By Rick Bach
Lunker bass are crazy for these big baits.
Brett Isackson had long observed the small, black snakes that hang around the edges of Florida’s ponds and canals. He noticed that when the snakes get wet, they get eaten. The veteran fishing guide thought imitating the serpents would be a tremendous way to catch some of Florida’s biggest bass, and he was right.
For a while, Isackson fished some realistic snake baits made by DeLong Lures, but when his supply ran short, he decided to make his own. It wasn’t long after Isackson started cooking rubber snake imitations in the kitchen that his wife not so subtly suggested that he get a second microwave… and put it in the garage.
“The smell was… unpleasant,” Isackson says, stopping at that.
Isackson bought a mold-making kit at a local hobby store, and used one of his last remaining DeLong baits to model his own mold that he’d use to create almost identically shaped baits.
“I used some old snakes that were made by DeLong Lures, which went out of business,” he said. “I went to the hobby store to get the mix and made a small box to hold the liquid in until it formed around the snake, which took about a day.”
The process created a cavity that could then be filled with melted plastic and used to make similar baits. He says that while he doesn’t remember the specific store where he bought his mold-making kit, but they’re easy to find at most hobby retailers. Basically, you’re creating a shaped mold around an existing model that, when it hardens, will serve to make other replicas that are almost identical to the one you used to create the mold with.
By carefully rigging the snakes with a weedguard, Isackson kept them mostly weed-free even in the thick stuff, and his intuition was dead on: They got devoured.
Isackson says the key is to fish them slow and let them linger in the thick stuff, where bass, especially in the summer, are hanging out. He wants the lures to look like a snake just getting wet for a second, to trigger that “eat-it-now” instinct that Florida bass have when a meal that won’t be in front of them for long presents itself.
As an angler, looking at the snake’s size and imagining it getting eaten by anything besides one of Florida’s biggest bass is a challenge, initially.
That problem is immediately solved when, like I did, you catch a one-pound largemouth that had absolutely no reservation about attacking the lure.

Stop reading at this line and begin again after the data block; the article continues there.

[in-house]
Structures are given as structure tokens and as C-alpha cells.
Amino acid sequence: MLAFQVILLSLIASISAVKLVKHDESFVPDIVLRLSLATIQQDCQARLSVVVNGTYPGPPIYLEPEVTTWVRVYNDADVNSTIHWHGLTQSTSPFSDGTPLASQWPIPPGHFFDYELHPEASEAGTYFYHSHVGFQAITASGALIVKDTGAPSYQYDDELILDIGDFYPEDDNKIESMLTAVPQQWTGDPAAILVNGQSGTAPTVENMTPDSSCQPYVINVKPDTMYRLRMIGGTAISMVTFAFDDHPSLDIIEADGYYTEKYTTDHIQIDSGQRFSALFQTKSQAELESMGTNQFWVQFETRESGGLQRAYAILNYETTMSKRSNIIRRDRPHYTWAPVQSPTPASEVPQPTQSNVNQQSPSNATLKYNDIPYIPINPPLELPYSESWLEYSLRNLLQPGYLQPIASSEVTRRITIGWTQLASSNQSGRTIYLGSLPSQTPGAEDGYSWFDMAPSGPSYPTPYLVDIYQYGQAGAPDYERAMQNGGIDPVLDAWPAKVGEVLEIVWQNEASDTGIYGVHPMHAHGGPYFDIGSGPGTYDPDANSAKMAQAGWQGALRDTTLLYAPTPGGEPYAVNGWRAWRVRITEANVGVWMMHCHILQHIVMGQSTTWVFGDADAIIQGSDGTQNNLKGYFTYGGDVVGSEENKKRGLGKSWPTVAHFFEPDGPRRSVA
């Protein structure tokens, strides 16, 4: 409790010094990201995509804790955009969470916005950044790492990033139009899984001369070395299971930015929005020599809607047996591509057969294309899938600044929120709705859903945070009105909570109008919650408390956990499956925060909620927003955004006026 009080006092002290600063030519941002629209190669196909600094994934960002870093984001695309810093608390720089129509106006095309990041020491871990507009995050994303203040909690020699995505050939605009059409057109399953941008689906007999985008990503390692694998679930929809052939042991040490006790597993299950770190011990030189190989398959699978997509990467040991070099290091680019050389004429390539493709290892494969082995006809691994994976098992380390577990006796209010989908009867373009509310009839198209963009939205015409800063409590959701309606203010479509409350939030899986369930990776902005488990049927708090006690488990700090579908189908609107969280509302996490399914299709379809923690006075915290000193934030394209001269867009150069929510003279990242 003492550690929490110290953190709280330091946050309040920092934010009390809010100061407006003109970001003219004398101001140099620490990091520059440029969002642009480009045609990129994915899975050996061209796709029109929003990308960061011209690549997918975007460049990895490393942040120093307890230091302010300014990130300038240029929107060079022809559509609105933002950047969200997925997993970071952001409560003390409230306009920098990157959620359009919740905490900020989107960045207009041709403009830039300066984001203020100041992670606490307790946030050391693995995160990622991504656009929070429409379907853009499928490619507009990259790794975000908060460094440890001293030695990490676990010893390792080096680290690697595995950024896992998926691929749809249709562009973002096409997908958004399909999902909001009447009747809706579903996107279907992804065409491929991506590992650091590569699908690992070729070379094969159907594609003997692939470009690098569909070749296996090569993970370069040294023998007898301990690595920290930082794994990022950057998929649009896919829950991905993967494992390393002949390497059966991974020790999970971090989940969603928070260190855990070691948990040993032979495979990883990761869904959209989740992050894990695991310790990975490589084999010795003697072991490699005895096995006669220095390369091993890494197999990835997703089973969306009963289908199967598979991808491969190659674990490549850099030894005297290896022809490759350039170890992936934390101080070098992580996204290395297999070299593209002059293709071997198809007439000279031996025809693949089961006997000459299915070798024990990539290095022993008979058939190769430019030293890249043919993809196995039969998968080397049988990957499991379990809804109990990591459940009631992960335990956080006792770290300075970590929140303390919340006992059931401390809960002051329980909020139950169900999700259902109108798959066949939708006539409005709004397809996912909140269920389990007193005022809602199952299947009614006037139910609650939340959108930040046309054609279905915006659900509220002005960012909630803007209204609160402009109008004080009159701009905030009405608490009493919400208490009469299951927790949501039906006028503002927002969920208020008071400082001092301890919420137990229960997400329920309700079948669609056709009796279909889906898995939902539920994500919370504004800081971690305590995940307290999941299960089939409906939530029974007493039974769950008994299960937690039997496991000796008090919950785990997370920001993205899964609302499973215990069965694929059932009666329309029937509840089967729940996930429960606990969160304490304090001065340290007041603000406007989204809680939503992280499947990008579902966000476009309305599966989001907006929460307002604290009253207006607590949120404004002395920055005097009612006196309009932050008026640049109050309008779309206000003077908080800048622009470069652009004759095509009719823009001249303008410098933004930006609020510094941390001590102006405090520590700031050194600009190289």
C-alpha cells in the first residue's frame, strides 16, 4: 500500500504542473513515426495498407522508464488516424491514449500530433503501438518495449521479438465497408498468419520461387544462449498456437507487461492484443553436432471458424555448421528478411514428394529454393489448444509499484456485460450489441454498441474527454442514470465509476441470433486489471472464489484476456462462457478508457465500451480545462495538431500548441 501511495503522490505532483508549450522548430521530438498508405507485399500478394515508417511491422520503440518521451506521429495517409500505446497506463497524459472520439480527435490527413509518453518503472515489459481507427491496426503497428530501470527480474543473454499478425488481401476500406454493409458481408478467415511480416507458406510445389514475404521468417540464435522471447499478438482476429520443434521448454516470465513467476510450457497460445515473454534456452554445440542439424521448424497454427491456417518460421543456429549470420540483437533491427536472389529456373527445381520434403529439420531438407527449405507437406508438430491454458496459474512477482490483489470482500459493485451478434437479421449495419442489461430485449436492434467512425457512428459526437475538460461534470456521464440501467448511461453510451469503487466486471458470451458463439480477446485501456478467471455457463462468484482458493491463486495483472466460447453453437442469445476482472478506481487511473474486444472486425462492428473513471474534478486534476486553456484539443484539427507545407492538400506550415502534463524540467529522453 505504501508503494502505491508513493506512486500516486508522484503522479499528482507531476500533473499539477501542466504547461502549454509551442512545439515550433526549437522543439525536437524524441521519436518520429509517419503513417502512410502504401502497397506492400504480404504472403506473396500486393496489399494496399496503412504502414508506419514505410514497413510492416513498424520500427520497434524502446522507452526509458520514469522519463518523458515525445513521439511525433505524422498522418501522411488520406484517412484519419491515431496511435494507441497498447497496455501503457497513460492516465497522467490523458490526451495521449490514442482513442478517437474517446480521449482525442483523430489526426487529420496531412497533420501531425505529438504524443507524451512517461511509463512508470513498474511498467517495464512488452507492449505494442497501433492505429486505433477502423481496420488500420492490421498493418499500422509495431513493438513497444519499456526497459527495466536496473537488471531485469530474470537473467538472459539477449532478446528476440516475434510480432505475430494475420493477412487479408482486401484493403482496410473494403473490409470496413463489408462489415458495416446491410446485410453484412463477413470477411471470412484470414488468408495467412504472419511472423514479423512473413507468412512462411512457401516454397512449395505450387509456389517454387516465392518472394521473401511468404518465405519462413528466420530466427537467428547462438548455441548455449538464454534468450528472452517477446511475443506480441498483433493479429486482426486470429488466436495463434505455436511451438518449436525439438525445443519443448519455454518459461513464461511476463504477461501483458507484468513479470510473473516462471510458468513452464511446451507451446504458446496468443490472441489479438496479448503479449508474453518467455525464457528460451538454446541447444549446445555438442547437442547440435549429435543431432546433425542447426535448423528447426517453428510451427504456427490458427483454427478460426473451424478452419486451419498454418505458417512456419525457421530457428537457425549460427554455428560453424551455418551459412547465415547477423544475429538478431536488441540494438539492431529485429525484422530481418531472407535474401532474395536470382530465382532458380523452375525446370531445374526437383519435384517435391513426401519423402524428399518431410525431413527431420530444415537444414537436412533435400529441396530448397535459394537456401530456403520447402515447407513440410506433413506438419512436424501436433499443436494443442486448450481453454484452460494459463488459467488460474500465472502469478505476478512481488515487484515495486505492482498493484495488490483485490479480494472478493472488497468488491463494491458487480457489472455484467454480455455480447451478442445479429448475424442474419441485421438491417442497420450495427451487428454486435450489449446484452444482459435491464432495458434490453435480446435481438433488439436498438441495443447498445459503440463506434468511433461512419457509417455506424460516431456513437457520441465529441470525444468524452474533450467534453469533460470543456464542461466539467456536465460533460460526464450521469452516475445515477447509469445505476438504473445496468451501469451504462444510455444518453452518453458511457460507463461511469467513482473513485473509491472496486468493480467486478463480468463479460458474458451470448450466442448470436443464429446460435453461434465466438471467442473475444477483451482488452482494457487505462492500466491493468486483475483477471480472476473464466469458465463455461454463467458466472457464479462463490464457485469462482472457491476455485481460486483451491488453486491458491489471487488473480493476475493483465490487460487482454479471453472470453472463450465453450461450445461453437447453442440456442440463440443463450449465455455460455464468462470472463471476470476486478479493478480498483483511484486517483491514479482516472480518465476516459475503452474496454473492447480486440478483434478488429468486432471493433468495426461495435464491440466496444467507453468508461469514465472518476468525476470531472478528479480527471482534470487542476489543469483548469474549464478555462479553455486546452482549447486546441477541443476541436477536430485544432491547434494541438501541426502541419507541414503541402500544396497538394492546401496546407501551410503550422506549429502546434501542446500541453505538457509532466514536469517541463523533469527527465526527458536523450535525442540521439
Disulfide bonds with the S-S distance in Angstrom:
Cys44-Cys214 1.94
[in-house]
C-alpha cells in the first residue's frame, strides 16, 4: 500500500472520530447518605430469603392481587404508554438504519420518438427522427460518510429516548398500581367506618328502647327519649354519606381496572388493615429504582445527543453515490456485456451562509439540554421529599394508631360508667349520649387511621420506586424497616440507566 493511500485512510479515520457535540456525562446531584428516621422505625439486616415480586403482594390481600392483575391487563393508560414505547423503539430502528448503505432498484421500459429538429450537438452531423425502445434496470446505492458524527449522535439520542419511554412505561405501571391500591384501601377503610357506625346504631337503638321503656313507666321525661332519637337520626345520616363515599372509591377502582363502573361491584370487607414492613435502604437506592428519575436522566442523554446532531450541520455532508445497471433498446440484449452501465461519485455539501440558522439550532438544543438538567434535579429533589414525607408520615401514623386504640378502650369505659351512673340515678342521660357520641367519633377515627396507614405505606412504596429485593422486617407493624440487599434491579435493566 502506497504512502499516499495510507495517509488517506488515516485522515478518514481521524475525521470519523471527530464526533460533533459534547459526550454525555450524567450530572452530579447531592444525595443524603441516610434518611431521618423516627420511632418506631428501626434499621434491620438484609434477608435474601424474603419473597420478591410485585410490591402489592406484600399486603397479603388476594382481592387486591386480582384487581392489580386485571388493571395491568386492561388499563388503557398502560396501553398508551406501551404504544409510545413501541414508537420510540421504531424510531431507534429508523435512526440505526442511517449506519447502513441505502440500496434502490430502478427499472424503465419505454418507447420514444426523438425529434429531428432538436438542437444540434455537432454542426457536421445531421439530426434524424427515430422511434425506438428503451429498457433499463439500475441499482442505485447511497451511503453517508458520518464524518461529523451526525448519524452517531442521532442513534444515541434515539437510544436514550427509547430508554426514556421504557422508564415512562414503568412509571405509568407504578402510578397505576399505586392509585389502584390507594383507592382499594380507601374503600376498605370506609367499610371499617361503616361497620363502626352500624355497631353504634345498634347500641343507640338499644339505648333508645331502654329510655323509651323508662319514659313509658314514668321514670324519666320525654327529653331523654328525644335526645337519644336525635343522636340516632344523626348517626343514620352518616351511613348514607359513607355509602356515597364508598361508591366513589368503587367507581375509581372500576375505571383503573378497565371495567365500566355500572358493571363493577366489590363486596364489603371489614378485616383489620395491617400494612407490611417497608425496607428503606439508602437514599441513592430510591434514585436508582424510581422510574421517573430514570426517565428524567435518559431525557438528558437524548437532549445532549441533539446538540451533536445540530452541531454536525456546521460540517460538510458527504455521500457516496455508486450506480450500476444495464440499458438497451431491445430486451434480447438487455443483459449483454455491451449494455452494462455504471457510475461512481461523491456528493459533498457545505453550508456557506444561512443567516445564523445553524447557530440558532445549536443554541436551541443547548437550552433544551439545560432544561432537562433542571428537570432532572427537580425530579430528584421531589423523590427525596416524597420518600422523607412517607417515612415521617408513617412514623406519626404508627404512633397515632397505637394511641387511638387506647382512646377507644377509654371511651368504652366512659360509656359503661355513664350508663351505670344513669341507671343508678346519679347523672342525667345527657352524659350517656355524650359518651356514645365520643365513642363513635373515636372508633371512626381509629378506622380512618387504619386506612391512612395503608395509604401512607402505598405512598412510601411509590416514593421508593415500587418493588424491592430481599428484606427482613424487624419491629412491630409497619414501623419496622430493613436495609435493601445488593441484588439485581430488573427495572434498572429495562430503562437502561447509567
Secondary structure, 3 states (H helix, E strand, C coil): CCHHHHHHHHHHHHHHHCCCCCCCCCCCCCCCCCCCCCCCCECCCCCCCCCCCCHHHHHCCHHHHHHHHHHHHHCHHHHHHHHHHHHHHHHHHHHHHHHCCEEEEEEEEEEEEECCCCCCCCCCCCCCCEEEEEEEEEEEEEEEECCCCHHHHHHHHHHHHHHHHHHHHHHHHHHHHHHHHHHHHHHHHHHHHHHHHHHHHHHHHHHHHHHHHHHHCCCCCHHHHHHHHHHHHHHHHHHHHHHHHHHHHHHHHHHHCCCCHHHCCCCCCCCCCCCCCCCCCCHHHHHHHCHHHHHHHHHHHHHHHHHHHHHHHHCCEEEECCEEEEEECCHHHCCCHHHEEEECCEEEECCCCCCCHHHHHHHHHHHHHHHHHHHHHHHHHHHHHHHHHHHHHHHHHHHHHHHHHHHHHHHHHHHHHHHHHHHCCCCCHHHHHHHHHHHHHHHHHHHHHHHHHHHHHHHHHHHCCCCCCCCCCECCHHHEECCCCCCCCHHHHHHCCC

The trick is leaving the snake in the strike zone for as long as possible. You want it to appear to be a serpent that has lost its way, slithering in the nearshore weeds like a lost pizza delivery guy with a piping hot pie right in front of your house.
Because these snakes aren’t often entering the water intentionally, you want them to act like they’re seeking refuge back on land, so swimming them at a fast pace isn’t conducive to a strike.
It feels weird, at first, to be throwing a foot-long, half-pound snake into the thick stuff, and a stout rod and braided line are necessities, but the uneasy feeling subsides quickly when you’re fighting a bass that devoured the thing the second it hit the water.
The kicker? Isackson makes the baits with melted-down plastic from old lures he’s no longer using. So in a very real sense, he’s using lures that didn’t work to make ones that will.
The 3/8-ounce Steel Shad, shown at right, is a tail-weighted blade bait designed for custom-shaping for special applications. With pliers, bending the tail part makes the bait swim differently. Bend it to the right, for instance, and the bait will swim to the right. Fishing a weedline, for example, you could tweak the bait so that it swims toward or even along the weedline, without having to move the boat.
While jigging vertically over structure, tweaking the tail will make the bait swim up through the water column and fall like a wounded baitfish.
One of the company owners, Steve Niemoeller, says his favorite way to fish the Steel Shad in his home state of Florida, where he guides, is to cast out, let it drop through the water column, and “rip it up,” before letting it sink back down. The fluttering, dying-baitfish motion has nabbed Niemoeller a number of big Florida bass.
It’s also a great lure for Florida’s vast canal system, where Niemoeller will bend one bladebait right, one left and leave one straight so that he and clients can target every portion of the canal system they’re fishing.FS
First Published Florida Sportsman Magazine April 2016